For days, I was crying at the drop of a hat…stupid things getting to me because of the bigger issue at hand. If anyone has experience with anxiety, you know and understand that you simply cannot stop the thoughts. And you absoultely cannot be rational during an attack. And they were coming on so frequently that I was having a hard time keeping it together. I kept thinking about how under trained I was, my fears of the bike, how I haven’t run more than 5 miles at a time since February (almost six months!) but then I would think of this blog and how many people tell me I inspire them. Just the other day I was writing about the need to live fearlessly. But I am fearful. I think about the title of this blog and how I preach to everyone that Finishing is Winning. But that I didn’t even want to start. I was feeling like if I dropped, I would be letting everyone down. Like it would give people a reason to say I am not a “real” triathlete. I would give people a reason to say I am weak. Totally irrational…and I know that, but when the anxiety comes on there is no way to tell yourself how irrational those feelings are or how okay it is to feel like that.
All the while I was freaking out inside, I pretty much shared it with no one outside of my mom. And even then, I casually just mentioned my anxiety was high leading up to this race. I never mentioned dropping out although I did mention trying to put a relay together instead after my ankle incident last weekend. My thoughts were swirling…drop out completely? Do the Sprint instead? Do the Oly, but with a relay? The internal conversation was endless and without reprieve. I didn’t know what to do, I just knew I couldn’t keep up with my own spinning thoughts. I could no longer separate my thoughts. But still, I made no decisions…I just let the fear fester. And fester. And fester. You get the point, right?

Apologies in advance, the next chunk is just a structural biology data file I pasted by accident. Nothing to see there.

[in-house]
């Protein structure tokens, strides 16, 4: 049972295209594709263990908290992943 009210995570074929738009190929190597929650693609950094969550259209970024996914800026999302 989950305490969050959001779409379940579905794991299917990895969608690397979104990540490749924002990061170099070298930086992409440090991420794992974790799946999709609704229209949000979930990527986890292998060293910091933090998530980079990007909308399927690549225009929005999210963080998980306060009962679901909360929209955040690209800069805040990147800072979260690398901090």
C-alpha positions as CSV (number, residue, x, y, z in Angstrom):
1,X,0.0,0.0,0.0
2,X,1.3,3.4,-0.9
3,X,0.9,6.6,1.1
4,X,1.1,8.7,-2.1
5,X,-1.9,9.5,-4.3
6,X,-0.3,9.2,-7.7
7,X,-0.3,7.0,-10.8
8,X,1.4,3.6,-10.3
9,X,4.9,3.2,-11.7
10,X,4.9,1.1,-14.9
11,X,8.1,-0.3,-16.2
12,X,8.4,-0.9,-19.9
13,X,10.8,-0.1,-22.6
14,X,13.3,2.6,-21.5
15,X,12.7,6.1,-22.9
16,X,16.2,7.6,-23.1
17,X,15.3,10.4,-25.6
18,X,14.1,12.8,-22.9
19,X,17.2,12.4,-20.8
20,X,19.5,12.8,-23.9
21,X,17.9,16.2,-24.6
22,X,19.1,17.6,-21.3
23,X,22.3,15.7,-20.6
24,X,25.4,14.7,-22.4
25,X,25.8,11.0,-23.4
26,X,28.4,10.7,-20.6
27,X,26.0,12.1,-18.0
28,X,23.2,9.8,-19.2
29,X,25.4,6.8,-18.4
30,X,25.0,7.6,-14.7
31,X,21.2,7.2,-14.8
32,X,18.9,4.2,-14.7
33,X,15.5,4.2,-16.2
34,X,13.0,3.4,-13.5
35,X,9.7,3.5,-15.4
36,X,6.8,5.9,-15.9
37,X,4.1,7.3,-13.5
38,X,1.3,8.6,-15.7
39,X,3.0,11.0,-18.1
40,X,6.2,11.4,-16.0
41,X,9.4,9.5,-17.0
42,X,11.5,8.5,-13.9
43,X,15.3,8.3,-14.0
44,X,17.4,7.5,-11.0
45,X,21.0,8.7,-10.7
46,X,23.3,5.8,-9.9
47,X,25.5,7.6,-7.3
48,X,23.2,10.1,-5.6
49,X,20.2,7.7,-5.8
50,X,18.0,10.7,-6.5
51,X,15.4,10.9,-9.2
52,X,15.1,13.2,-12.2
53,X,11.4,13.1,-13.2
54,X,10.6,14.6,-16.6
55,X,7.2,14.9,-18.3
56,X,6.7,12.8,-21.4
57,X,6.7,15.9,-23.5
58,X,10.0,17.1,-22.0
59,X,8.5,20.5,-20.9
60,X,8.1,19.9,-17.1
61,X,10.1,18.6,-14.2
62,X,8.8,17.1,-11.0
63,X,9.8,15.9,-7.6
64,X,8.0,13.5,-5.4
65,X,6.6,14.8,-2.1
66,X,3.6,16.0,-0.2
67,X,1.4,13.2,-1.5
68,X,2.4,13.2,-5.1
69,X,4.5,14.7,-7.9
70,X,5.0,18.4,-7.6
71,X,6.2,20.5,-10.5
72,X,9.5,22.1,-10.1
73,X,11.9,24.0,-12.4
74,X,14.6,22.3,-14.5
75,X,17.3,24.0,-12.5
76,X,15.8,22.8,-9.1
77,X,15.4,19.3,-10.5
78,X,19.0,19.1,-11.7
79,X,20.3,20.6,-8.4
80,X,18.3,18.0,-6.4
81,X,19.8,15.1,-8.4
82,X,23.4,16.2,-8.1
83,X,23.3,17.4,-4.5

Yeah, so why this post now, right?? Right.
Well, Tuesday was the first time I set up to go on a bike ride with my team. First time ever. I have been with Team Triumph since May 2008, yet this was the first time I even had the guts to show up for a group ride. And as if showing up wasn’t already hard enough, I decided since I was early to drive the course we would be riding. And that is all it took to send my anxiety from bad to worse. All those thoughts that had been going on in my head for days were in full force. All I could see was narrow streets, dead animals (seriously, there was a chicken in the road…oh, the jokes we could tell) and live deer, lots of traffic and no bike lanes. I drove back to the lot where some other members had already arrived and proceeded to lose it. I was trying to calm down and text my friend but I was too far gone at that point. Totally lost it. Full on shaking and crying anxiety attack. Luckily I had hidden myself behind my friend’s car, so even though people knew something was up, I wasn’t all out in the open with the craziness. I went back and forth about riding…everytime I thought about it I would get worked up again. I did not want to re-rack my bike and drive away in front of all my teammates. I did not want to give up. But the fear had taken over. How would I keep up? What if I got hit? Or fell? Or fell and then got hit? What if, what if, what if????
(For the record, I once jumped out of an airplane. I trusted my life to a parachute 13,000 feet in the air. Minimal anxiety that day. Minimal. Just saying.)
In the end, I rode. My friend Kurt offered to ride with me and he stayed by my side the entire ride. We were gone from the rest of the group…keeping a pace of 14-18mph, but Kurt never made me feel stupid for my fears and every time I would get nervous he simply talked me through it. We chatted as we rode and ended up clocking almost 14 miles. My first open road bike ride outside of the town I live in and closed race courses. Yes, it is true…all my riding has in fact been closed courses, loops around my town, spin classes and on the stationary bike. Until last night. Last night, I fought my fear.